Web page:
Not your mom's hair color
Published: Tuesday, January 22, 2008 at 6:01 a.m.
Last Modified: Friday, January 18, 2008 at 7:37 p.m.
The company that first made it nice and easy for women to color their hair at home says they're about to make it much nicer.
Clairol's new Perfect 10 hair-coloring kits significantly update the basic formula the market leader has used since 1956, incorporating knowledge from such unlikely places as parent company Procter & Gamble's fiber care and prestige fragrance teams, researchers there say.
The goal was not just to make the end result better, but to improve the hair-coloring experience, says Patrice Louvet, general manager and vice president of global hair color at P&G.
"The mission to the team really was to think of hair color as makeup, skin care. Something fun you'd want to do,'' Louvet says.
Consumers are likely to notice at least one difference right away - the smell. Rather than the acrid, chemical smell Clairol colors used to have, the new formula has a sweet fruity scent you'd expect from a tube of lip gloss.
"We started with the consumer and what they thought were the tradeoffs with hair colorants: the smell, the feel, that they were not always the right color,'' says Louise Scott, director of research and development at P&G, who spent 10 years on the new coloring cocktail. "It was the core chemisty that was causing the tradeoffs,'' she says.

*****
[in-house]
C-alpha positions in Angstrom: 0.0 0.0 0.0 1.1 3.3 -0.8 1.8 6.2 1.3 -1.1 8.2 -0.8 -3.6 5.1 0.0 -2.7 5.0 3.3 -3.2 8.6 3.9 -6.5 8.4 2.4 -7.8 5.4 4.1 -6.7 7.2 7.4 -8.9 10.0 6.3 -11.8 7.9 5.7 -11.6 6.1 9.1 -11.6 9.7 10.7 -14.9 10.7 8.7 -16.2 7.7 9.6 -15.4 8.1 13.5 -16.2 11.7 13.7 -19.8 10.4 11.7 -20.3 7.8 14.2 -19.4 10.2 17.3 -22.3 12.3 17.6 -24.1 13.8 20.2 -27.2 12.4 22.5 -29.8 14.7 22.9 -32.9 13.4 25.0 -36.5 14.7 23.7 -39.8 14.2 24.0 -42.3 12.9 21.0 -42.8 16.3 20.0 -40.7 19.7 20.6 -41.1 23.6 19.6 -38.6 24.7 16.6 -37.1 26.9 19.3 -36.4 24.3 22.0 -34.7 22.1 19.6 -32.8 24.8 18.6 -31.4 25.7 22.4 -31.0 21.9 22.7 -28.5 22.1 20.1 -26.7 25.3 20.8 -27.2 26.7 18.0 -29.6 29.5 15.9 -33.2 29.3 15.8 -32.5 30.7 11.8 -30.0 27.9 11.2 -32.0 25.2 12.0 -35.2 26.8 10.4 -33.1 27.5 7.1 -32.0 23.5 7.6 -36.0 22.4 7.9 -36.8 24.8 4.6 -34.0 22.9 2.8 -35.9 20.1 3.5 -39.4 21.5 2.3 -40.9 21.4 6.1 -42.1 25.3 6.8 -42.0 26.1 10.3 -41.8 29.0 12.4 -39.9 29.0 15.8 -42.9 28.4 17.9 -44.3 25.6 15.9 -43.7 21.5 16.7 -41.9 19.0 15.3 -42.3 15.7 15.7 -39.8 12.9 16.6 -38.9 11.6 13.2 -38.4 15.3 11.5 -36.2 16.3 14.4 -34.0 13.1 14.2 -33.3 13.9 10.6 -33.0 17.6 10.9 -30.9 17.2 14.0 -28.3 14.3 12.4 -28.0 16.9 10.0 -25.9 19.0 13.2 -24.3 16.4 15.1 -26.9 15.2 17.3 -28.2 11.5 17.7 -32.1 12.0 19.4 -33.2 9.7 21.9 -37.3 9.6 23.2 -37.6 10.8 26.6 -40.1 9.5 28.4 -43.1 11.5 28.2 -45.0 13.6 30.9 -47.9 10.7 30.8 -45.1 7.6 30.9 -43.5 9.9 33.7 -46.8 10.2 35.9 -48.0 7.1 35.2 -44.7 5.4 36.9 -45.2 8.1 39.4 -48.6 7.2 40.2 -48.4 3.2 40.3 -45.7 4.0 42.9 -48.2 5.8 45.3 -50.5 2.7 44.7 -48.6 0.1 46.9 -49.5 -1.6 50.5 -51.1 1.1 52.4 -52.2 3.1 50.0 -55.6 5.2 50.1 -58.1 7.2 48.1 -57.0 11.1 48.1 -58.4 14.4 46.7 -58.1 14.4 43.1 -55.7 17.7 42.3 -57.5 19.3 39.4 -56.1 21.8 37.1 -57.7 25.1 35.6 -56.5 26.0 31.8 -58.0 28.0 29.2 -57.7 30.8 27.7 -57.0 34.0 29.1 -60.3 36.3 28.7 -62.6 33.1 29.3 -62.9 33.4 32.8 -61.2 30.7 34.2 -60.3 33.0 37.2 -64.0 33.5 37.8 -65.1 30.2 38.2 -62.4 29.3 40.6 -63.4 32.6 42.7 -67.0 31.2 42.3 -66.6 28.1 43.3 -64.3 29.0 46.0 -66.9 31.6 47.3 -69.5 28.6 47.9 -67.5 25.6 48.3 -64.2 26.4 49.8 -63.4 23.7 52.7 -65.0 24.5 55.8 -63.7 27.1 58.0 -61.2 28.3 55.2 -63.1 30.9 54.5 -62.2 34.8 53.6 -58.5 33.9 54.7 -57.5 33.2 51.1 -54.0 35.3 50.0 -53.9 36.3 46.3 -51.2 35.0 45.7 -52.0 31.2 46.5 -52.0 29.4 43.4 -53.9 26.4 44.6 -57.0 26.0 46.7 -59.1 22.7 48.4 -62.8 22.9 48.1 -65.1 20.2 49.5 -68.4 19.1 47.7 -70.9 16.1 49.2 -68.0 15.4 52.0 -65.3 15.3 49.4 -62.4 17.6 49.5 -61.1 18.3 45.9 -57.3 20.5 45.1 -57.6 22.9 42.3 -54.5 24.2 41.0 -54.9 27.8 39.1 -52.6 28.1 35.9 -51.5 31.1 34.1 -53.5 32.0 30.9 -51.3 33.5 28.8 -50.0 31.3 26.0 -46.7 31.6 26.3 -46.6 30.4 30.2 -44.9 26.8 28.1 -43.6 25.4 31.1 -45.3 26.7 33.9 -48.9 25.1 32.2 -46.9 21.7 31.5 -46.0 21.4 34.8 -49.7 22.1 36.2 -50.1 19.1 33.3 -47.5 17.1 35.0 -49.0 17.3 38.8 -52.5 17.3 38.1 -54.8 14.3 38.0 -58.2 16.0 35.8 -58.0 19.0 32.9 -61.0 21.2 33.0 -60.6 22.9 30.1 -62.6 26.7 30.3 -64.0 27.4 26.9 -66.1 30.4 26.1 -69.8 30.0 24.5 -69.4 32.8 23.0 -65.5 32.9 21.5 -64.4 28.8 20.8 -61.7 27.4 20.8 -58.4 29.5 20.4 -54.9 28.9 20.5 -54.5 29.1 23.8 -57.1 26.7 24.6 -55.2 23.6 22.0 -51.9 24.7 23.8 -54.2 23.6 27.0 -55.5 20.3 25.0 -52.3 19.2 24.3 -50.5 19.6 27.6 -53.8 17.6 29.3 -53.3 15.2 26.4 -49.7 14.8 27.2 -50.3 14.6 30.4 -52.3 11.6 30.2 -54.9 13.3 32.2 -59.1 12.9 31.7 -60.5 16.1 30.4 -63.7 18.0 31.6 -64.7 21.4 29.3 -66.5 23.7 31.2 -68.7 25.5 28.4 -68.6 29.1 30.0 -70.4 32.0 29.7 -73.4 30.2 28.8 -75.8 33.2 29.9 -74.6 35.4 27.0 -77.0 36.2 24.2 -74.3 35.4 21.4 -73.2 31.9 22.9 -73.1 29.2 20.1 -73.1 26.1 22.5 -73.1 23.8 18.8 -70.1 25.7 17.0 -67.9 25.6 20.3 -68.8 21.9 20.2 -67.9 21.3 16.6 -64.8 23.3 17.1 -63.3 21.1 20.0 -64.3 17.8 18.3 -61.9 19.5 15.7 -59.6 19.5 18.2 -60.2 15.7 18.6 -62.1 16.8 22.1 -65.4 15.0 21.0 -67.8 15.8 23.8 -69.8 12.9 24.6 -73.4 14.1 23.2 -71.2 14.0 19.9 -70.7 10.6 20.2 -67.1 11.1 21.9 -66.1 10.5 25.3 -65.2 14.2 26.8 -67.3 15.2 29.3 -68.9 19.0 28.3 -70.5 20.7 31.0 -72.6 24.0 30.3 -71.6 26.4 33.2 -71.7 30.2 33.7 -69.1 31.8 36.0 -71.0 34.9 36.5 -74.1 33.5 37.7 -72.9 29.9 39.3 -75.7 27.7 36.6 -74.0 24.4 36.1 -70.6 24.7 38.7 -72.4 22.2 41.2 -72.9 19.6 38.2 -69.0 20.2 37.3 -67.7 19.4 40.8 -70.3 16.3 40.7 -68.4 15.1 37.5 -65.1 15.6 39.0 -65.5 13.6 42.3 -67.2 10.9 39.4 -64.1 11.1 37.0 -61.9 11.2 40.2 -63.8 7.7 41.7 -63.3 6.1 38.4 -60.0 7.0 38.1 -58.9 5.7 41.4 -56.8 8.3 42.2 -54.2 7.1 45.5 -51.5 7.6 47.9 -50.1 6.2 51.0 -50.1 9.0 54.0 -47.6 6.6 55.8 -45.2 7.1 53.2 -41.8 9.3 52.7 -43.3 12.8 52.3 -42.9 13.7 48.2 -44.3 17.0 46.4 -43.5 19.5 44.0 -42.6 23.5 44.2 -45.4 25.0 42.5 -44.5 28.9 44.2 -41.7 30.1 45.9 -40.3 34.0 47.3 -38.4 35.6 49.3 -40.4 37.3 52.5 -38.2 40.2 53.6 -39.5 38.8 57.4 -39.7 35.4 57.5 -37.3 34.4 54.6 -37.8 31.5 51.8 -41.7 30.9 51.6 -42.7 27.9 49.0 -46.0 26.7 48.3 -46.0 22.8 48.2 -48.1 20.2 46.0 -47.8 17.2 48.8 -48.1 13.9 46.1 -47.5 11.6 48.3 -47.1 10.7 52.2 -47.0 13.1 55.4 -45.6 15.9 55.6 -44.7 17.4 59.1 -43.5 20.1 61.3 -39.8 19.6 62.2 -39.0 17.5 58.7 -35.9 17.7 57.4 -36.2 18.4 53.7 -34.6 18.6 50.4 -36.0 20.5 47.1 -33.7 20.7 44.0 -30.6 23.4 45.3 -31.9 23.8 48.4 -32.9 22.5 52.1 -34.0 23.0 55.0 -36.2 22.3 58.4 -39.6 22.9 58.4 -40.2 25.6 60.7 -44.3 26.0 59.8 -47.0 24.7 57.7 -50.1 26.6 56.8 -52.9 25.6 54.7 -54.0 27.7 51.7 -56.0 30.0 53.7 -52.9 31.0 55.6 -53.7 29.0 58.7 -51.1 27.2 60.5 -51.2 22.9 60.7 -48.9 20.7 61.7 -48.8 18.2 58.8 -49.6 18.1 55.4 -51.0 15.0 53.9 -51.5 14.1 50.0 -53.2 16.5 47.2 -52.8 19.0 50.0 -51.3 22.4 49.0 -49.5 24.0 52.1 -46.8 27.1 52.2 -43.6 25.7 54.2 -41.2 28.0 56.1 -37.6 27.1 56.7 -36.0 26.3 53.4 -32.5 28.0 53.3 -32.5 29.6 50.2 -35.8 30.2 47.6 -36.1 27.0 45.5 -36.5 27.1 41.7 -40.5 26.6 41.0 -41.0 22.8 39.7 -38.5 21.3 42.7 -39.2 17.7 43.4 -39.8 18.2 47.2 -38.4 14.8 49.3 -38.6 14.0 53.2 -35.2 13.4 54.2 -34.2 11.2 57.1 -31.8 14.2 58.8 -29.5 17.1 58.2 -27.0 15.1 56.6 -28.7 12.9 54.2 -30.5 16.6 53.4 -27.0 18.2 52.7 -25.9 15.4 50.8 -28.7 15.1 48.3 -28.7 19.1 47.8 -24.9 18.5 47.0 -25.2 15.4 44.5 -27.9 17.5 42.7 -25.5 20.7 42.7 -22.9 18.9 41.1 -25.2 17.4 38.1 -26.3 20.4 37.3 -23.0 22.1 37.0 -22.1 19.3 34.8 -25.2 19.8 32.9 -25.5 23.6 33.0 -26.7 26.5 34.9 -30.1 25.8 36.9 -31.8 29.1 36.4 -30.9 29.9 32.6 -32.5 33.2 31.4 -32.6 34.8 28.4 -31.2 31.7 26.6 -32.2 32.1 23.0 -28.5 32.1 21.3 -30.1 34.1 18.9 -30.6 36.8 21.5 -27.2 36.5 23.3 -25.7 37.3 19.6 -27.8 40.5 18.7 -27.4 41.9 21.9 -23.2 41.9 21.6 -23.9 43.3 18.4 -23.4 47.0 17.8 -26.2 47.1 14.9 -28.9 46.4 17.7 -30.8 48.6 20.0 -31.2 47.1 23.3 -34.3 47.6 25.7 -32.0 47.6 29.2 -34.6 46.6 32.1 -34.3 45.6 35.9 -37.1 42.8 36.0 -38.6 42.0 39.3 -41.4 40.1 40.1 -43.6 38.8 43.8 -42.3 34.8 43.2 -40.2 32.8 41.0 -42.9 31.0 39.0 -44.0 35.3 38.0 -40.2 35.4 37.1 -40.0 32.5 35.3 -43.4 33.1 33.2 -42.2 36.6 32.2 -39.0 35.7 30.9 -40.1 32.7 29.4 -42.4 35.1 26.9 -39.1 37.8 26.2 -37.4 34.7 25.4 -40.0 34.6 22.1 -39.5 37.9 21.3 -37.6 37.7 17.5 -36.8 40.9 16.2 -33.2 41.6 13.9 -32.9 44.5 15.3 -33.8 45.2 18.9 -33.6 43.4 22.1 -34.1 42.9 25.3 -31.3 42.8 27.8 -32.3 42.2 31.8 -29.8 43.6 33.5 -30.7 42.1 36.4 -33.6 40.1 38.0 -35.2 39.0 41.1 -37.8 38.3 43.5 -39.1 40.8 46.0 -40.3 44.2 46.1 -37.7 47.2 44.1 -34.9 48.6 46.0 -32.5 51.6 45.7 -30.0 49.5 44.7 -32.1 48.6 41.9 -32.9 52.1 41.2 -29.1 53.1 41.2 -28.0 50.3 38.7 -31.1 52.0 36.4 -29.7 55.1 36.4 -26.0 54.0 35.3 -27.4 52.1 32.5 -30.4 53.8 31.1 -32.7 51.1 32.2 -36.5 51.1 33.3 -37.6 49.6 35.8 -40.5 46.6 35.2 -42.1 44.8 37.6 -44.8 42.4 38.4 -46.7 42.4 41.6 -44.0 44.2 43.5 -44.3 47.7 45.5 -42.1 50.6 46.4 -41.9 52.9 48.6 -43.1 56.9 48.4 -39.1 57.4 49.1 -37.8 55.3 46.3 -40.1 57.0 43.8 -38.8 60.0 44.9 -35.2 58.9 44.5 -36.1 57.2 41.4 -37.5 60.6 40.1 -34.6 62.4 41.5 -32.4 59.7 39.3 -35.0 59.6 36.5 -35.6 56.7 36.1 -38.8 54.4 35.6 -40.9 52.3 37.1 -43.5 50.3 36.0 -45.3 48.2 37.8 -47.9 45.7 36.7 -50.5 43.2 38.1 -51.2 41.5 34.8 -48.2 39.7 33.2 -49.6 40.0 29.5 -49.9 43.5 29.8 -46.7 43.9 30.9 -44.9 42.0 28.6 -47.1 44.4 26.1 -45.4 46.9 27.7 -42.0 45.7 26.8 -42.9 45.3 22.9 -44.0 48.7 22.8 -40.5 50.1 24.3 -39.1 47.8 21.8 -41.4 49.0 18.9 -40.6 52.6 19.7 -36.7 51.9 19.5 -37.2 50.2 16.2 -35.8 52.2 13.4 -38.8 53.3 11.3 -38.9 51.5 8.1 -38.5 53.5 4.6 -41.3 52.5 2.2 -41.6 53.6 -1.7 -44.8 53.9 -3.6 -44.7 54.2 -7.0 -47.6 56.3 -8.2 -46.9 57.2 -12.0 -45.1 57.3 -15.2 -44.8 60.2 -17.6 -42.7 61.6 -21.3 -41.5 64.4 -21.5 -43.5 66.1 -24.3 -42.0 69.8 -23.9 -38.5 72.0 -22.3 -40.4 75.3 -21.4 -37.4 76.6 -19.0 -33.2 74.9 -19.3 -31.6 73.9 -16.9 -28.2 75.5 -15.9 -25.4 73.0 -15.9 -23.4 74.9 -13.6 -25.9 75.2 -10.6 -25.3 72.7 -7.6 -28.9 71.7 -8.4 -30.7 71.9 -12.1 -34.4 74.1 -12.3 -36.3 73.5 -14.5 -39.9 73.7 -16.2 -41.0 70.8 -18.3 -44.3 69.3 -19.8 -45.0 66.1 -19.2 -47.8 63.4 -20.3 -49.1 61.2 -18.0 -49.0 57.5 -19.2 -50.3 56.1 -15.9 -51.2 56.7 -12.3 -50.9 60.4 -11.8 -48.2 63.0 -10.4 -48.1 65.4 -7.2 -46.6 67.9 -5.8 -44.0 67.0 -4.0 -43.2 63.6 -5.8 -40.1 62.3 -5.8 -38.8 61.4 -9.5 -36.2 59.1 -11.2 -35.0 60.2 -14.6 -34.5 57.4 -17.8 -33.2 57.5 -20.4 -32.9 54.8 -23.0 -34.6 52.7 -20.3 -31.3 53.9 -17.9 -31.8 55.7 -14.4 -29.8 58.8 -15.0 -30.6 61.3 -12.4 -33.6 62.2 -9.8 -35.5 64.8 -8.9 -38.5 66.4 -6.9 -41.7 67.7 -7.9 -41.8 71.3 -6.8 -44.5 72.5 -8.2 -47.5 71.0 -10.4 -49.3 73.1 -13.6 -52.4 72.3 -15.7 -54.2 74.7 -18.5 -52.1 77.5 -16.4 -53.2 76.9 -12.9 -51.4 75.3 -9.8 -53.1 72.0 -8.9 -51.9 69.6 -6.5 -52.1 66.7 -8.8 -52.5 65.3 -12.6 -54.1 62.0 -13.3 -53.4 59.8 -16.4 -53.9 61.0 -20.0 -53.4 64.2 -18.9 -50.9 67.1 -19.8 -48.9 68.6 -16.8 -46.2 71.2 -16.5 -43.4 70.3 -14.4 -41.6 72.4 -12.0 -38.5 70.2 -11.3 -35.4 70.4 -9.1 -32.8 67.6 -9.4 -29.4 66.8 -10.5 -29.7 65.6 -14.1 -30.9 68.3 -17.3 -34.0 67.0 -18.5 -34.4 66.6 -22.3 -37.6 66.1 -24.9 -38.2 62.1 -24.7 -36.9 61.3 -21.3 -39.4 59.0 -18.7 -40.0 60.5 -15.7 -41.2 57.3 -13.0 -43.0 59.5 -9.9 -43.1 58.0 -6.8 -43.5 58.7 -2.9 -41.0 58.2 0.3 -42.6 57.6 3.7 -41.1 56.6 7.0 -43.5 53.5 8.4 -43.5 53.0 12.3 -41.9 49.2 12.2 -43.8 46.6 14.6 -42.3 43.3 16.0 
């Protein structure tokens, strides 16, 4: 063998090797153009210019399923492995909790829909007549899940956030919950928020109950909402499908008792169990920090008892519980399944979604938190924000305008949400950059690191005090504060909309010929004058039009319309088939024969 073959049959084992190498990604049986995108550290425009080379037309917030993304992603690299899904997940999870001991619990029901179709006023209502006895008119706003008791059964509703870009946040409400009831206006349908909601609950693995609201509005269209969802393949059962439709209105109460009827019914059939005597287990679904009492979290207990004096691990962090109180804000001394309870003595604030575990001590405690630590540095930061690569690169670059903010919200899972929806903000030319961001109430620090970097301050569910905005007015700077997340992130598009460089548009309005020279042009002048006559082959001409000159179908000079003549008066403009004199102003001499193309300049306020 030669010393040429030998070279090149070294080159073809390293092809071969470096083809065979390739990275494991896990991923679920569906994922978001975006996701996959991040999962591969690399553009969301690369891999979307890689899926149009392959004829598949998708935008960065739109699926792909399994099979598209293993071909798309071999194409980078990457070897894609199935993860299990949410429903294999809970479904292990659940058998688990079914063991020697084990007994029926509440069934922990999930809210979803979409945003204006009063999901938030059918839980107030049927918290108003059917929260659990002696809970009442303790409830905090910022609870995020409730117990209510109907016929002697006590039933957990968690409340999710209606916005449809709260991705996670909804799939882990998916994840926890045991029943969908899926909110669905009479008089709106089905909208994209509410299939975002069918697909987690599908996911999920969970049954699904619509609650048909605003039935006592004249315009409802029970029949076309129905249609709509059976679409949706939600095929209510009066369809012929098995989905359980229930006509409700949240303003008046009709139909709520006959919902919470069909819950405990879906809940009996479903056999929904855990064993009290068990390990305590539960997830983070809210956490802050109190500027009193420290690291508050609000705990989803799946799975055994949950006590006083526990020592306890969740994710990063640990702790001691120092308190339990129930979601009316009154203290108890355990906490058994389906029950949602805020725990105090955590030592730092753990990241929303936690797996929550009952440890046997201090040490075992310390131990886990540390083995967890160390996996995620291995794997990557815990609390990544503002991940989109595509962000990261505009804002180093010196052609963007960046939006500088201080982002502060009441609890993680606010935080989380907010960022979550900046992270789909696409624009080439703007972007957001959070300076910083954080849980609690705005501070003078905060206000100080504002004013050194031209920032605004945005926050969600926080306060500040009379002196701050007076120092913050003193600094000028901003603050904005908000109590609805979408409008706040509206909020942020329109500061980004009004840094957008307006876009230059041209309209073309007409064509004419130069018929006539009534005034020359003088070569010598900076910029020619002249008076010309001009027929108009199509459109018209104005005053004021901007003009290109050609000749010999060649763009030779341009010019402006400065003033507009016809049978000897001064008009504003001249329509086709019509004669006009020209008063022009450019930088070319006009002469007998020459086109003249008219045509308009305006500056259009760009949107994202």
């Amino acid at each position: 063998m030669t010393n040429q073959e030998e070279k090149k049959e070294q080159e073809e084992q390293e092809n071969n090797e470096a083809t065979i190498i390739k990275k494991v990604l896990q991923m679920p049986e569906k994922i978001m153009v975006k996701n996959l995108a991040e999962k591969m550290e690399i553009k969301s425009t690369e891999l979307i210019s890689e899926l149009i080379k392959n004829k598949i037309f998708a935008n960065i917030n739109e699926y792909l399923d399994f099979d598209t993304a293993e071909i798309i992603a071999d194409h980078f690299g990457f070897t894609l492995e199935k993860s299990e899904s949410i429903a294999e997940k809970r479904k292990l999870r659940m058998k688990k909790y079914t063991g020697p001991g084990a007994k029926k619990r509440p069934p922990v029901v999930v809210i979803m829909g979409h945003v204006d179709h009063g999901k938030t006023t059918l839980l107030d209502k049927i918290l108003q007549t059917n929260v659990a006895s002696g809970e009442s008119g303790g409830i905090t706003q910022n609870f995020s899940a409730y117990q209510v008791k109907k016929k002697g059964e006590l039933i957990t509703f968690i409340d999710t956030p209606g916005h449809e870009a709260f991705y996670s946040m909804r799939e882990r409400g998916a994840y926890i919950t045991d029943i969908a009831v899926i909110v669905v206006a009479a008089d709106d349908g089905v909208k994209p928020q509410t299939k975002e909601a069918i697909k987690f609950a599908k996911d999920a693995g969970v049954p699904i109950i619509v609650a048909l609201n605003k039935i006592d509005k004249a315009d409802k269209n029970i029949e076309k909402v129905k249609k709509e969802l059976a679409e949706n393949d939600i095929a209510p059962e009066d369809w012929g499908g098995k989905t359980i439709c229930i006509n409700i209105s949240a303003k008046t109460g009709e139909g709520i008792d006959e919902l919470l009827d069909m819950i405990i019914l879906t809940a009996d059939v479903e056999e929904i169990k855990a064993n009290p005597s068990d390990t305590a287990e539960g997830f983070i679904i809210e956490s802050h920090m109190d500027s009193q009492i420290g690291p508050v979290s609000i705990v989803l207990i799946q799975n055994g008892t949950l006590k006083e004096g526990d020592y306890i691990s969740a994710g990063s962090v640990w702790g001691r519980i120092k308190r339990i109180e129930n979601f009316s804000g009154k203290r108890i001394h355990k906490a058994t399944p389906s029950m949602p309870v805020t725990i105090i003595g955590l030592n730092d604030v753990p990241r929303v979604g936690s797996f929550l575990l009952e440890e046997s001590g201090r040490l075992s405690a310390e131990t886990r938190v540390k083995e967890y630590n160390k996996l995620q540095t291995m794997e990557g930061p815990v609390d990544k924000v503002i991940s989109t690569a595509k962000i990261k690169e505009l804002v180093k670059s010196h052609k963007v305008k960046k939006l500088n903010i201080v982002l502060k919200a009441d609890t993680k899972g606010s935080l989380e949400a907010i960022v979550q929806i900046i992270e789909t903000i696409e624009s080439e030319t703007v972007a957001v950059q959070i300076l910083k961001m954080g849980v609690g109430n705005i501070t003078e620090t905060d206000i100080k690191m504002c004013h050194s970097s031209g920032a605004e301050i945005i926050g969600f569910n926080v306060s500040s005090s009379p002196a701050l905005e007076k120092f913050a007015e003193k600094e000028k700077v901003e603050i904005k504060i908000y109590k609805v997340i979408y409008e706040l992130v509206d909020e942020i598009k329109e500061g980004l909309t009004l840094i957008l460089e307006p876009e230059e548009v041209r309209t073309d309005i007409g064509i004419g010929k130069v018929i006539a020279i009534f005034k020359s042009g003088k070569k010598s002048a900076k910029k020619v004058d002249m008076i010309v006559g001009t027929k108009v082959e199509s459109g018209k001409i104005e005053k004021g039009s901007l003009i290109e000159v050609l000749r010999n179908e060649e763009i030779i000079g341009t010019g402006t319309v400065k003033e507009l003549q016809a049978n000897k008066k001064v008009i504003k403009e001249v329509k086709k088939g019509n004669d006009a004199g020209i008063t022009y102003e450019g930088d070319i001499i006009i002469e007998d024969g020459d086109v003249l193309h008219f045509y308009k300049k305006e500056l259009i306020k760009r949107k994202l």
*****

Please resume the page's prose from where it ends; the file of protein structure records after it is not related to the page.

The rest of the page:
So Scott and her team focused on reworking the entire formula, and developed something with less ammonia and a lower pH, they say. The new formula works in just 10 minutes, a big dip from the standard 30, also meaning less damage to hair, says Scott.
Nielsen Data estimated sales of hair-color products at food and drug stores were nearly $870 million during 2007, according to Clairol.
At-home hair color remains a different animal than the salon experience, even as technology makes the over-the-bathroom sink approach more pleasant.
At Aveda salons, for instance, scent has long been a part of the process, says David Adams, technical artistic director. Aveda has steered toward natural ingredients, even in hair color, he explains, including using lavender, lemon and rose.
"The scent is something you notice when you come in to the salon,'' he says.
You'll also get a smattering of other services, such as hand-massage or cosmetics help while your hair hue transforms.
But hair-color in a salon also comes with two other big differences: At-home color usually takes about a half-hour, while the process in a salon can approach two hours. And the Perfect 10 kit will retail for a suggested price of $13.99; a single-process coloring at Aveda starts at $90 in Manhattan.
Hair color is a commitment, Adams says with a laugh.
Comments are currently unavailable on this article